Defense gets down and dirty in Bryant case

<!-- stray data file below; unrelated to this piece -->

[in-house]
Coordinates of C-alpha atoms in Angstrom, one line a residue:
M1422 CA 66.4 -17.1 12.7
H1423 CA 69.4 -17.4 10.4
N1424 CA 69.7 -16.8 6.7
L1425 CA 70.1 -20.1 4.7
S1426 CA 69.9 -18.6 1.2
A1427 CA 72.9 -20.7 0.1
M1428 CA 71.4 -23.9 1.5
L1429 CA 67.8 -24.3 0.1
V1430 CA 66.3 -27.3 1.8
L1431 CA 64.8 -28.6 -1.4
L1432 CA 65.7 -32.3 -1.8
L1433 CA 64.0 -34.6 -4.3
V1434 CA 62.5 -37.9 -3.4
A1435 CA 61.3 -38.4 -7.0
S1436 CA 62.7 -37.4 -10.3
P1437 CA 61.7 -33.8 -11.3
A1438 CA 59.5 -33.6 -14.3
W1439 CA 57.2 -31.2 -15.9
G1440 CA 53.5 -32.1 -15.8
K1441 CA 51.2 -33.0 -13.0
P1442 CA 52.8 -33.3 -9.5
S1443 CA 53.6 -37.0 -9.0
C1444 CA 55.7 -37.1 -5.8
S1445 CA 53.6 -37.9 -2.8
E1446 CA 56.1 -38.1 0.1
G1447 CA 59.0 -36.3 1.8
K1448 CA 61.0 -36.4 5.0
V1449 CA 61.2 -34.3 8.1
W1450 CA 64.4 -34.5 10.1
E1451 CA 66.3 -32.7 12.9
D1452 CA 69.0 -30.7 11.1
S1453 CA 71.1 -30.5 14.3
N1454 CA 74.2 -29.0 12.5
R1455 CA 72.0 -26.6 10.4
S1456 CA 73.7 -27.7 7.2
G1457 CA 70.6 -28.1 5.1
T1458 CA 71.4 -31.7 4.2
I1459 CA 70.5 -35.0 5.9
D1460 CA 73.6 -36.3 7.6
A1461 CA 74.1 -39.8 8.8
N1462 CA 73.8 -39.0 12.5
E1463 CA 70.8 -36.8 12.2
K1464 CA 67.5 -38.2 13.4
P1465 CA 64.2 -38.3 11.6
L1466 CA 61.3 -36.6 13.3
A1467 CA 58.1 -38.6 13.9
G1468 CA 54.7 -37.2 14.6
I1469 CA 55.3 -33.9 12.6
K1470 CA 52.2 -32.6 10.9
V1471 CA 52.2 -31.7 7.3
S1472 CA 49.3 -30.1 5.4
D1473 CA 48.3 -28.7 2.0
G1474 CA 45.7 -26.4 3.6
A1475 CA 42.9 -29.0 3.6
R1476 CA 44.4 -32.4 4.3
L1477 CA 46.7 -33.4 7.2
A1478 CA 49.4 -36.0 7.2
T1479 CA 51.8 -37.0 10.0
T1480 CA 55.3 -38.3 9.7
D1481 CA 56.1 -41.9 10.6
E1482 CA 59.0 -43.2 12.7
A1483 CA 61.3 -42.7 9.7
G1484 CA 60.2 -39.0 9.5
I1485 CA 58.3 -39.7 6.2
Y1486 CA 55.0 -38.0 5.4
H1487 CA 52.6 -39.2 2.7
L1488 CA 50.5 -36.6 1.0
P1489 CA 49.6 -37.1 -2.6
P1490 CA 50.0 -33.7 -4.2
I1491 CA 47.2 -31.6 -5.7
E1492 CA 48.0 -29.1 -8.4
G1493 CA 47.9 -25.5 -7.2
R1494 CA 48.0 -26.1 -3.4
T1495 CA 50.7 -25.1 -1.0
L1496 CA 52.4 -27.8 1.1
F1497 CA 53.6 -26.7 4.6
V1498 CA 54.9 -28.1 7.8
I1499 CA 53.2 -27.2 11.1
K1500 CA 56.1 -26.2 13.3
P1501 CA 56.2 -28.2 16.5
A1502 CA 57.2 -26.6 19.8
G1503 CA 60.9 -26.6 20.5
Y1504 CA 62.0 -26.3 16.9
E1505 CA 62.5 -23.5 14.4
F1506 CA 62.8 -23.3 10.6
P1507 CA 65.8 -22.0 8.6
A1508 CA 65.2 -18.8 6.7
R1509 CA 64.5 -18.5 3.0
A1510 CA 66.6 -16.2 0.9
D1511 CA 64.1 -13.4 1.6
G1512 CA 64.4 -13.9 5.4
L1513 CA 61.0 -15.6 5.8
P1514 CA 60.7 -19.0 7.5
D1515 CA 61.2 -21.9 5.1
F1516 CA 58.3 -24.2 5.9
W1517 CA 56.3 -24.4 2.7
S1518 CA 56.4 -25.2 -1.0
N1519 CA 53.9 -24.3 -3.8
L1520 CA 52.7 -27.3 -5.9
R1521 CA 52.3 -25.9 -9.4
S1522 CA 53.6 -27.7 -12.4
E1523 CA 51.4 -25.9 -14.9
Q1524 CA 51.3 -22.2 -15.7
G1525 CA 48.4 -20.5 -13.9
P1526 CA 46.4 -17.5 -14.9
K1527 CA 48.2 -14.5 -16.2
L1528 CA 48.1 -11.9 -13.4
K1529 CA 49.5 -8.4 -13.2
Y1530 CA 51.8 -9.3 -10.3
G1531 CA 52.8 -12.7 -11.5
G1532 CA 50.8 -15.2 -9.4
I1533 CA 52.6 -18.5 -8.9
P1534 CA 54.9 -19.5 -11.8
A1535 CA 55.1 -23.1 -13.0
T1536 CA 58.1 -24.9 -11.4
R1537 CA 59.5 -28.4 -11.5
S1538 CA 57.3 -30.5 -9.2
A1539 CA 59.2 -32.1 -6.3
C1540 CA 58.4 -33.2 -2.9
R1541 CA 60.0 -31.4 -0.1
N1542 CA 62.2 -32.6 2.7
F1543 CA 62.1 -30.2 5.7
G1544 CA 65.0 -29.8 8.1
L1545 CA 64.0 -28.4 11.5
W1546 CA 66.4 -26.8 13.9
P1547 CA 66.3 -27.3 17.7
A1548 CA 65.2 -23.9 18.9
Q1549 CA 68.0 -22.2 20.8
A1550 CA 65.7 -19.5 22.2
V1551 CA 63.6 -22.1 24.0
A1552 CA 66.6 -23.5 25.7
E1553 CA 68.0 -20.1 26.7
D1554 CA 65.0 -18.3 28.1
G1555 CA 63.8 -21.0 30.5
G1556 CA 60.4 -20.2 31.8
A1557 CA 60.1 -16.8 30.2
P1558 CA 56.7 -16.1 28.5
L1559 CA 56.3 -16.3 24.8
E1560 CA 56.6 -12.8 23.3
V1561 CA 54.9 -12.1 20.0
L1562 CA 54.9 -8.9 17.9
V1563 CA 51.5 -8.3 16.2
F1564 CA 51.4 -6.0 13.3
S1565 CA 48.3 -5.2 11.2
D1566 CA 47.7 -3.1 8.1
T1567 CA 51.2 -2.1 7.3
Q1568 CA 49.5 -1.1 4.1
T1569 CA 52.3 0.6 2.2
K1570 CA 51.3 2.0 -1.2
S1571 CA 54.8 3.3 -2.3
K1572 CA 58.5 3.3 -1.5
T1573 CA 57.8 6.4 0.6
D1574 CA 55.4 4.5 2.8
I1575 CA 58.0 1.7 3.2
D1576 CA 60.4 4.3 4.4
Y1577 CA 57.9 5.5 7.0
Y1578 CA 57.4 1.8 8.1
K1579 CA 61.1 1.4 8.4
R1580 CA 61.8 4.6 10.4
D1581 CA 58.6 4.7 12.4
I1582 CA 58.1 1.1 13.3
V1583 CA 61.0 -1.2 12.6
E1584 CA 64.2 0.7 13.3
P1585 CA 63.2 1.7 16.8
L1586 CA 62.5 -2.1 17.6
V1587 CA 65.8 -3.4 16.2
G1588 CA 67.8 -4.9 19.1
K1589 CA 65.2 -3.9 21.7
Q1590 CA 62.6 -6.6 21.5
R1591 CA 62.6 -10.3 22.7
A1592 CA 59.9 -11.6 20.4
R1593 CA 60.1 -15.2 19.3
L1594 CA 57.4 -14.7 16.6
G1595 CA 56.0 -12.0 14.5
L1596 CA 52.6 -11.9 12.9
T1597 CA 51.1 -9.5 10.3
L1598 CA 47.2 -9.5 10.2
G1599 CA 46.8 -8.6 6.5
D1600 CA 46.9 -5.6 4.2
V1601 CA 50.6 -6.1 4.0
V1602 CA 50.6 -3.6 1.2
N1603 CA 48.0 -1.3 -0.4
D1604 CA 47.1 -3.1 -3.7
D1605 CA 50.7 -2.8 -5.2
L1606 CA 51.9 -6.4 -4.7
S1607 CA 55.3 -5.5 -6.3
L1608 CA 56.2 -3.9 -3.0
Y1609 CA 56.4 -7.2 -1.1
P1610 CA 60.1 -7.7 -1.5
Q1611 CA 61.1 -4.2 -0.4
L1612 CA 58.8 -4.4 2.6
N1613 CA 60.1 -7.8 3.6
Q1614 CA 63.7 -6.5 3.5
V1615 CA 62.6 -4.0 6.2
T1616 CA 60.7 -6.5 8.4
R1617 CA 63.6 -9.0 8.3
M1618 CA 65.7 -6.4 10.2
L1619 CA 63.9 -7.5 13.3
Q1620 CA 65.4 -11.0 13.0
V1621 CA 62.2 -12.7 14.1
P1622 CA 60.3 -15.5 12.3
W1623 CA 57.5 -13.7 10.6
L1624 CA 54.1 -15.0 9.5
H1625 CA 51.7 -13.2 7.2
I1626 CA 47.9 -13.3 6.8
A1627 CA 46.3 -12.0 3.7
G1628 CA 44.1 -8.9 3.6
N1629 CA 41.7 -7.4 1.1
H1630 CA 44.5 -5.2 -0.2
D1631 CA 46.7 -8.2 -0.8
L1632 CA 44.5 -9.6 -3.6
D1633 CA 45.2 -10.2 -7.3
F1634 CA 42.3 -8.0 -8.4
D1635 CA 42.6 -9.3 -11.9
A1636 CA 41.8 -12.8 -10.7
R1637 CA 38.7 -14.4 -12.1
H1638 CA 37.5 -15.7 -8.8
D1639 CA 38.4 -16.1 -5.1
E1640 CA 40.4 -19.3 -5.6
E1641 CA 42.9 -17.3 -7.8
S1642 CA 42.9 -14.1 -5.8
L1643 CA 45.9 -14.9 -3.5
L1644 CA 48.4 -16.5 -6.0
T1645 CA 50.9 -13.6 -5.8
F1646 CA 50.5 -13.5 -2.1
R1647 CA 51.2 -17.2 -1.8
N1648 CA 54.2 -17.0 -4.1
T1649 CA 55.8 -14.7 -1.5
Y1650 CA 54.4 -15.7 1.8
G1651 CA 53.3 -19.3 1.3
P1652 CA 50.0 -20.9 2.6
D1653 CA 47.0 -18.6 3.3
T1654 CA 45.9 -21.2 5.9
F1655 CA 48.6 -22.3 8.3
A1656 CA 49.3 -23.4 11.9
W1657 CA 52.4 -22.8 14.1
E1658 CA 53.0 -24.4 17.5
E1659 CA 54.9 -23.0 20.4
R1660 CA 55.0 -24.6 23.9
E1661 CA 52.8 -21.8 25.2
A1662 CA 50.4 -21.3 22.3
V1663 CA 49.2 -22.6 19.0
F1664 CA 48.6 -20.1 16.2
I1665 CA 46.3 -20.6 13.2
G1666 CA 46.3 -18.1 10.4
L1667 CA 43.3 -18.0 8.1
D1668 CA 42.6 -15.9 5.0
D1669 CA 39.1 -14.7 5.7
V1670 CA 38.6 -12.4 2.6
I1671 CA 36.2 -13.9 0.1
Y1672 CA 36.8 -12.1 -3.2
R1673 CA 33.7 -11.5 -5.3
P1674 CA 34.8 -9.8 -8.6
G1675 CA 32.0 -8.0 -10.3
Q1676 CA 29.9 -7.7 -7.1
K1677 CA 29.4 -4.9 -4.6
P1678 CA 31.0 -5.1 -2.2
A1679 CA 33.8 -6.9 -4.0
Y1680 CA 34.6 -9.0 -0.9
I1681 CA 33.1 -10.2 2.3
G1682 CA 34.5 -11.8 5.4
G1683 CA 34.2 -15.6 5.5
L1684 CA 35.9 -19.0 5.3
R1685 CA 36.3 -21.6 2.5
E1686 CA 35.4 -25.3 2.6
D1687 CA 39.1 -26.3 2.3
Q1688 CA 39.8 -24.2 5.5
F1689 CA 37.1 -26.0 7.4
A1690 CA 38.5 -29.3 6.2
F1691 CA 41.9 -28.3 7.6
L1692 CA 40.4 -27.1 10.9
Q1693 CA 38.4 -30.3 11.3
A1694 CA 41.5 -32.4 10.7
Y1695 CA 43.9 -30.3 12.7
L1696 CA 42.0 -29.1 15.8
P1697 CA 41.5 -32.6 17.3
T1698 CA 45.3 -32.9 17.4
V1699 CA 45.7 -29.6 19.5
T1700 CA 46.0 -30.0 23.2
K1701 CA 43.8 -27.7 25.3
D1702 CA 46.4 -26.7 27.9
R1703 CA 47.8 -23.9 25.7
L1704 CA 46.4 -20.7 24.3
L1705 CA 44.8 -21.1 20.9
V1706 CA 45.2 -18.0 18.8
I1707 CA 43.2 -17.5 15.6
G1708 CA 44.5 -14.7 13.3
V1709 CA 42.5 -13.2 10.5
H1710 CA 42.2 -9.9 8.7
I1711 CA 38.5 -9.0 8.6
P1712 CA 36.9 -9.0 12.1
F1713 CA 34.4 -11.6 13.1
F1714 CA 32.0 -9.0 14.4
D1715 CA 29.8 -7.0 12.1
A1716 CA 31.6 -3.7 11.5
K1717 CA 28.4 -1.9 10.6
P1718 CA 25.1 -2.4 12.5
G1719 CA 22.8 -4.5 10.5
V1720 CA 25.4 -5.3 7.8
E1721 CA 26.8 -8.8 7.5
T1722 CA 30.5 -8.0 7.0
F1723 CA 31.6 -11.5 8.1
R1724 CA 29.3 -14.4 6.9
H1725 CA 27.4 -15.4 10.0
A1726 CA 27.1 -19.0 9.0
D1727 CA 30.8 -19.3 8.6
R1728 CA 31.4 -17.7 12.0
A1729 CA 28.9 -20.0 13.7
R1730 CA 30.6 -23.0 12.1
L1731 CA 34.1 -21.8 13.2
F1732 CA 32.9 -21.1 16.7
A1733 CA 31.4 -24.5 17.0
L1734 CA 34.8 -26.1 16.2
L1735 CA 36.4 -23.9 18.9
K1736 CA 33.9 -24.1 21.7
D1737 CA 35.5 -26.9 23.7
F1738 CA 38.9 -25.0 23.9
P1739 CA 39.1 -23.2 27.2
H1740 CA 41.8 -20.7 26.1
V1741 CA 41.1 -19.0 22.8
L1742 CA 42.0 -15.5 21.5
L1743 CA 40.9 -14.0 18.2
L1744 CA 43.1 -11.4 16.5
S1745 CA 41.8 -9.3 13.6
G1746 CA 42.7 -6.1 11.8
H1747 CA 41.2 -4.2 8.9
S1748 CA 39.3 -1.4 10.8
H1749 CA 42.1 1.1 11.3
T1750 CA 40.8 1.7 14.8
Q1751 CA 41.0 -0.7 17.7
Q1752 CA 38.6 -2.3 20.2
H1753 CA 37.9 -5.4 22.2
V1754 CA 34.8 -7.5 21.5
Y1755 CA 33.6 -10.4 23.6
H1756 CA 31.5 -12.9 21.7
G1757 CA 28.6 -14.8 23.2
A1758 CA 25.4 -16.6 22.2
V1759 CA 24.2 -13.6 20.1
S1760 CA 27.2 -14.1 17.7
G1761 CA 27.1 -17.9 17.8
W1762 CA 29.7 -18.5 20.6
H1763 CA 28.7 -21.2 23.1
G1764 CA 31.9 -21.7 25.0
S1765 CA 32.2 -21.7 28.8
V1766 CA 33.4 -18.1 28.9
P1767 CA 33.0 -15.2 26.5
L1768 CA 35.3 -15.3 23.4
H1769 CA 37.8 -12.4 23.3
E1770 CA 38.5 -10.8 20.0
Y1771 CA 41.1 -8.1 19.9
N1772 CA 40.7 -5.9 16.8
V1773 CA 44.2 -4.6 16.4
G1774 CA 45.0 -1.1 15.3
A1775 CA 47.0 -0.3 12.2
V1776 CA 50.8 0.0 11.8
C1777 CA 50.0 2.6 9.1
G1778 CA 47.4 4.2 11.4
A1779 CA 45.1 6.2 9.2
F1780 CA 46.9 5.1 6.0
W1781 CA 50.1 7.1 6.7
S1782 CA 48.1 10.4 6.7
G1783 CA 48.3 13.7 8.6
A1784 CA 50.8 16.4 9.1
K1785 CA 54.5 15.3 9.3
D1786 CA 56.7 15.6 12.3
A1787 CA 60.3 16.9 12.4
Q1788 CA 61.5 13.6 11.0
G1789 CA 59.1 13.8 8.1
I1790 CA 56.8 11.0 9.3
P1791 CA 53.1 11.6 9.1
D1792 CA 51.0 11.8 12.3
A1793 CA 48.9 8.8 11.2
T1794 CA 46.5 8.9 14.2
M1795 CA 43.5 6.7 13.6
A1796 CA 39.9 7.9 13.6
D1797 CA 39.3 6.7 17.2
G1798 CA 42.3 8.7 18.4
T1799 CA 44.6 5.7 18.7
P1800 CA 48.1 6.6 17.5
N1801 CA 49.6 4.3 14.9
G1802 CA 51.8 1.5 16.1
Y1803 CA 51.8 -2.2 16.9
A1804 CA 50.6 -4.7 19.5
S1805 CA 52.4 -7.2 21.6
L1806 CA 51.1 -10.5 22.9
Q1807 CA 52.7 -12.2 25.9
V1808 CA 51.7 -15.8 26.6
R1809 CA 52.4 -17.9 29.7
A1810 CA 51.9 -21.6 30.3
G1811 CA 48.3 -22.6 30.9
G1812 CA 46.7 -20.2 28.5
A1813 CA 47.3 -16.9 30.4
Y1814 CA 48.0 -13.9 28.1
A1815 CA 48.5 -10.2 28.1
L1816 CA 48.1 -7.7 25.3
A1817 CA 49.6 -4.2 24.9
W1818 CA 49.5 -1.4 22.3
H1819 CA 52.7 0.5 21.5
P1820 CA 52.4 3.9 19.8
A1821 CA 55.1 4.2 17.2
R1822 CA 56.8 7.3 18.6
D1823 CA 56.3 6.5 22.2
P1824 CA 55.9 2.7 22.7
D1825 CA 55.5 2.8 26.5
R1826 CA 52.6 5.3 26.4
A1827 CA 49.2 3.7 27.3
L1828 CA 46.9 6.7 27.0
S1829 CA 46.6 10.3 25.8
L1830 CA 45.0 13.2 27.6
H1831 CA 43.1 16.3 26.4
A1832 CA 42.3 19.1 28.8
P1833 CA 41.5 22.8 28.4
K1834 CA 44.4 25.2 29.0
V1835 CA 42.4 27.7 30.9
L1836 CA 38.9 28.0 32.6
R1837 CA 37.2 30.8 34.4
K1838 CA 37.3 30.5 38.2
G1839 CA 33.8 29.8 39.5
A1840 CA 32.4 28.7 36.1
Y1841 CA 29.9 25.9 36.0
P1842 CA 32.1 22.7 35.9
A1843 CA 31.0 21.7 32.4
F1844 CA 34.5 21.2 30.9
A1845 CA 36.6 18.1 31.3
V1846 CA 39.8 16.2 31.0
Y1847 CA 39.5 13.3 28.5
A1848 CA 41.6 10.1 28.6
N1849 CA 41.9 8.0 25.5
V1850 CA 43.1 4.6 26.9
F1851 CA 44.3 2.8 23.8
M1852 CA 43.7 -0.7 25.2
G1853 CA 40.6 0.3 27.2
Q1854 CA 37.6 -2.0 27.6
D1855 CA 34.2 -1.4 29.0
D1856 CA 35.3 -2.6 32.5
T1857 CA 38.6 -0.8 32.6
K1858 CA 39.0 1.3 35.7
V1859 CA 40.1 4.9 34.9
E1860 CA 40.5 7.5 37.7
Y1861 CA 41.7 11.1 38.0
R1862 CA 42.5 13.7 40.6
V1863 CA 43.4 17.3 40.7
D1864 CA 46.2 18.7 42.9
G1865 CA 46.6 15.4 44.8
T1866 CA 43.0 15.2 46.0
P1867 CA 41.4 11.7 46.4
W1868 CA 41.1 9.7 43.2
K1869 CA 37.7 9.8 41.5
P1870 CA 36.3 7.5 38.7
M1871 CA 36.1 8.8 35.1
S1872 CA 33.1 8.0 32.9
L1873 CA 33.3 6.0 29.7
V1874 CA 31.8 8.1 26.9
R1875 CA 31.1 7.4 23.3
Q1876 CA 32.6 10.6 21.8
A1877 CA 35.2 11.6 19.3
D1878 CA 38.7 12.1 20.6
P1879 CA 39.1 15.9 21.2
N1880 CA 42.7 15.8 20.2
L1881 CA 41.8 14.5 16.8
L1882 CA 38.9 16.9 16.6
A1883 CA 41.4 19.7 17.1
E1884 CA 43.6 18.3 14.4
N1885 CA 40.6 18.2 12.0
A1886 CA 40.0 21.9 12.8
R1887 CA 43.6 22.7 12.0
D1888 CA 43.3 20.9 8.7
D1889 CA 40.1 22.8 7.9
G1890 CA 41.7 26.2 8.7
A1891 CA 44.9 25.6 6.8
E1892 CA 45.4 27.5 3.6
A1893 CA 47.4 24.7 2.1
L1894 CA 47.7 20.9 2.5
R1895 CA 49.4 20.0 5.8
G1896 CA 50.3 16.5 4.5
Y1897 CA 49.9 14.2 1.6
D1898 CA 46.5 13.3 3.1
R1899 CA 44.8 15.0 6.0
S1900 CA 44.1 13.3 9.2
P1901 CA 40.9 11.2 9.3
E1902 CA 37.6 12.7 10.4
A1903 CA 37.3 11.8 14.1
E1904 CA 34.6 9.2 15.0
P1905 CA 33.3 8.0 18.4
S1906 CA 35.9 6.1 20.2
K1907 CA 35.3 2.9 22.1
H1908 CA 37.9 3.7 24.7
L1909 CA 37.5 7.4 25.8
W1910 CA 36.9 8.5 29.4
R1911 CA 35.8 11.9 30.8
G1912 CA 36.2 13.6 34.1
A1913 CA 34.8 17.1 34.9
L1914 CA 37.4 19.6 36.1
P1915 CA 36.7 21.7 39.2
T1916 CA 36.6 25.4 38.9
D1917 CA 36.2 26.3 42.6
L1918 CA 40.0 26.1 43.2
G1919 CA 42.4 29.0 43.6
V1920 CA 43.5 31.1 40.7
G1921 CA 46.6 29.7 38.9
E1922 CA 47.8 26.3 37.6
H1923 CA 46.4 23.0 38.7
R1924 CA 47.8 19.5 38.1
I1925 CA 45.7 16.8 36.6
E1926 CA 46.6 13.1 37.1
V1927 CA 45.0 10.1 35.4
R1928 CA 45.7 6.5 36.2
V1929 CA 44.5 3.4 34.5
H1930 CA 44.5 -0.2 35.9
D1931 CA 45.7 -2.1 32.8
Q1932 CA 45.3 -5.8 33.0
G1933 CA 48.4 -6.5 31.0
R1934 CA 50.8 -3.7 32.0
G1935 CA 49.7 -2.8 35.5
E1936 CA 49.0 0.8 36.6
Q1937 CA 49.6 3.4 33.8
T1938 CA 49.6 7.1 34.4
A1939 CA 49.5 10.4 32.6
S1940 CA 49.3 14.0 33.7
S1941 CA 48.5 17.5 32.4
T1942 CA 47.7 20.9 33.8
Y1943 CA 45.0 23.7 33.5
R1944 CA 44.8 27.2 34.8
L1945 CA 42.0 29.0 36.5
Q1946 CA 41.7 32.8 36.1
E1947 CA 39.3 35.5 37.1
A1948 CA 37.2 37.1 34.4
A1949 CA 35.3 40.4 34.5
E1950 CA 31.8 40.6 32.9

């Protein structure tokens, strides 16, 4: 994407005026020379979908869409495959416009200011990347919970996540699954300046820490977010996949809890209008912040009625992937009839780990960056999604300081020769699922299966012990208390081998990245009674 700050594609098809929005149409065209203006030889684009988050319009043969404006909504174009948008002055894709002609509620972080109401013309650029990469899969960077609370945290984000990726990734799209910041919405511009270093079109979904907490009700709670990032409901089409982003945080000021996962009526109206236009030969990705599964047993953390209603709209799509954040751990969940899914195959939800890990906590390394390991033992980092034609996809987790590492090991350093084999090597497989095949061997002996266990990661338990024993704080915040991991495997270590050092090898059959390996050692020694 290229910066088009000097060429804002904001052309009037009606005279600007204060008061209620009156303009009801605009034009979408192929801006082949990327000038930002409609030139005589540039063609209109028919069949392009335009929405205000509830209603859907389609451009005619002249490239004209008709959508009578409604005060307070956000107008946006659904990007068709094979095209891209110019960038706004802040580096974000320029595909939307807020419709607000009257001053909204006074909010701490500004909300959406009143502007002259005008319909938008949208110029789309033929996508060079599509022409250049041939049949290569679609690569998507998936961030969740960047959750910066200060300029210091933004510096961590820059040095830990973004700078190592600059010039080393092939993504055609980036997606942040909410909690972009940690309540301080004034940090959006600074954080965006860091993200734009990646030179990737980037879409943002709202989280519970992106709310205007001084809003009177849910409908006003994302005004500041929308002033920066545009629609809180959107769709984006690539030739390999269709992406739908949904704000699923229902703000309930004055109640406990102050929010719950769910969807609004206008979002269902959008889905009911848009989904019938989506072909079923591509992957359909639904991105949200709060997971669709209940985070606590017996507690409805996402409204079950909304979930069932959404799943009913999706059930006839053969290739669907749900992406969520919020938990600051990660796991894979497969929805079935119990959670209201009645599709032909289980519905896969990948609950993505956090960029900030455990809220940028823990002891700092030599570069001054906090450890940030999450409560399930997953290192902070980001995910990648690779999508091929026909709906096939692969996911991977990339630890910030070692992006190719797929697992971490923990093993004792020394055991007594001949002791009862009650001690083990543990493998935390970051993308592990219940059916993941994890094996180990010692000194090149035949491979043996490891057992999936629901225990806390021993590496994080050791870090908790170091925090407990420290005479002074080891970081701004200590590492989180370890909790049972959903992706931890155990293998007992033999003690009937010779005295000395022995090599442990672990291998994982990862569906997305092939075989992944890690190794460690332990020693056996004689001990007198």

Kobe Bryant’s defense team dropped a bombshell to end Thursday’s surprise preliminary hearing at the Eagle County Justice Center a proceeding most legal pundits predicted would be waived.In a cross-examination of lead detective Doug Winters of the Eagle County Sheriff’s Department, Bryant defense attorney Pamela Mackey grilled Winters on a nurse’s examination of Bryant’s alleged victim, noting that it detailed only redness and tiny lacerations on her vagina.In earlier testimony, Winters has said the nurse told him the injuries were caused by “penetrating genital trauma that is not consistent with consensual sex.”Later on, Mackey asked Winters, “Did you also ask if (the injuries) were consistent with someone who had had sex with three different men in three days?”It was not clear if she meant the three days preceding the alleged victim’s sexual encounter with the NBA superstar at the Lodge & Spa at Cordillera, where she was working when the June 30 attack allegedly occurred.At that point Eagle County Judge Frederick Gannett took the proceedings back into the privacy of his chambers. He later emerged and said he had to further consider a defense request to close the balance of the proceedings to the public, and better establish rules for the lines of questioning.Gannett continued the hearing, which is normally a formality to establish probable cause for a trial, until 9 a.m., Wednesday, Oct. 15. A stoic Bryant, 25, sat through Thursday’s hearing without saying a word. His alleged victim was not required to testify. Bryant admits only to consensual sex with the woman.”The case was getting away from them in the court of public opinion,” former chief Denver deputy district attorney Craig Silverman said of the defense’s decision to go ahead with the preliminary hearing instead of taking the case straight to district court.But Silverman added that, based on Winters’ testimony the only witness to appear Thursday, Oct. 9 the case should not be sent to trial.”I don’t think they necessarily have probable cause based on what we’ve heard because it’s all hearsay,” Silverman said, adding the defense clearly wanted to go forward with the preliminary hearing as an opportunity to show the weakness of the prosecution’s case and smear the alleged victim.”They threw out some serious mud; let’s see if it will stick,” Silverman said. “I think this is a surprisingly weak case.”But former Denver District Attorney Norm Early countered that the defense strategy of attacking the alleged victim could backfire.”There was no other defense strategy than to smear the victim,” Early said. “That’s why they wanted a preliminary hearing. That’s why all the experts thought there would be none, because nobody thought the defense team would stoop that low.” Early said Mackey’s statement about the prior sexual encounters are likely inadmissible at trial.Said Early, “You can bet that her bottom was being chewed out in chambers when they called that recess,” Early said. “(The tactic) had nothing to do with the admissible evidence in this case. They ask those questions for no other reason than to get the jury thinking along those lines.”While Silverman said Mackey’s use of the victim’s name in open court six times was accidental, Early asserted the opposite was true.”A mistake? The combination of using her name over and over again, even though she’d been admonished against doing it, and then following up with a question like that (about prior sex), that’s what makes it despicable, that’s what makes it contemptible. That’s what makes it sleazy."”Let me write myself a note,” Mackey quipped after being warned by Gannett to be careful about naming the victim. “Or I could just go get the muzzle,” Gannett chided back.The hearing, which many experts felt could only damage Bryant’s image without providing much defense fodder at trial, began at 1:15 p.m. with Winters walking the prosecution through his one-hour videotaped interview with the alleged victim, a 19-year-old Eagle Valley High School graduate. Winters detailed the interview, but it was not played in open court.In that interview, Winters said the alleged victim claimed Bryant asked her back to his room after she took him on a tour of the hotel. What began as consensual hugging and kissing, she said, quickly turned into unwanted groping and rubbing of her vagina.Bryant then put his hands around her neck from behind, according to Winters, and forced her to bend face-first over a chair, where he lifted up her dress, pulled down her panties and raped her vaginally. Bryant has been charged with one count of third-degree sexual assault, which carries a possible sentence of four years to life in prison.Winters also testified the nurse found evidence of the alleged victim’s blood in her panties, and that the Colorado Bureau of Investigation used a DNA test to confirm her blood was streaked on the inside of Bryant’s T-shirt.A small bruise, half the size of a penny, was discovered by the nurse on the alleged victim’s jaw, but Winters said he never saw that bruise during his taped interview the day after. The nurse’s exam took place later that day at Glenwood’s Valley View Hospital.In her cross-examination, Mackey hammered away at Winters because of a lack of evidence of any sort of bruising or trauma to the alleged victim’s neck, even though she claims she was fearful Bryant would choke her during their sexual encounter.After an hour and a half of emotionally gripping testimony from a calm, somewhat wide-eyed Winters, Gannett recessed and took the parties back into chambers to consider the admissibility of an audio-taped interview of Bryant during his first contact with police. Despite media arguments, Gannett decided to keep the audio tape out of open court.Winters also testified that after the five-minute sexual assault, the woman explained how Bryant repeatedly asked her not to tell anyone else about the incident. Although she said that she would not tell, she said she denied his request to kiss his penis after the encounter, but that “he grabbed her, pulled out his penis and she kissed it,” according to Winters.But she told the detective that she abided his advances “for fear that he would hurt her more.” She said she cried during the entire encounter and recalled hearing Bryant make groaning noises and stating that “he liked Vail, Colorado.”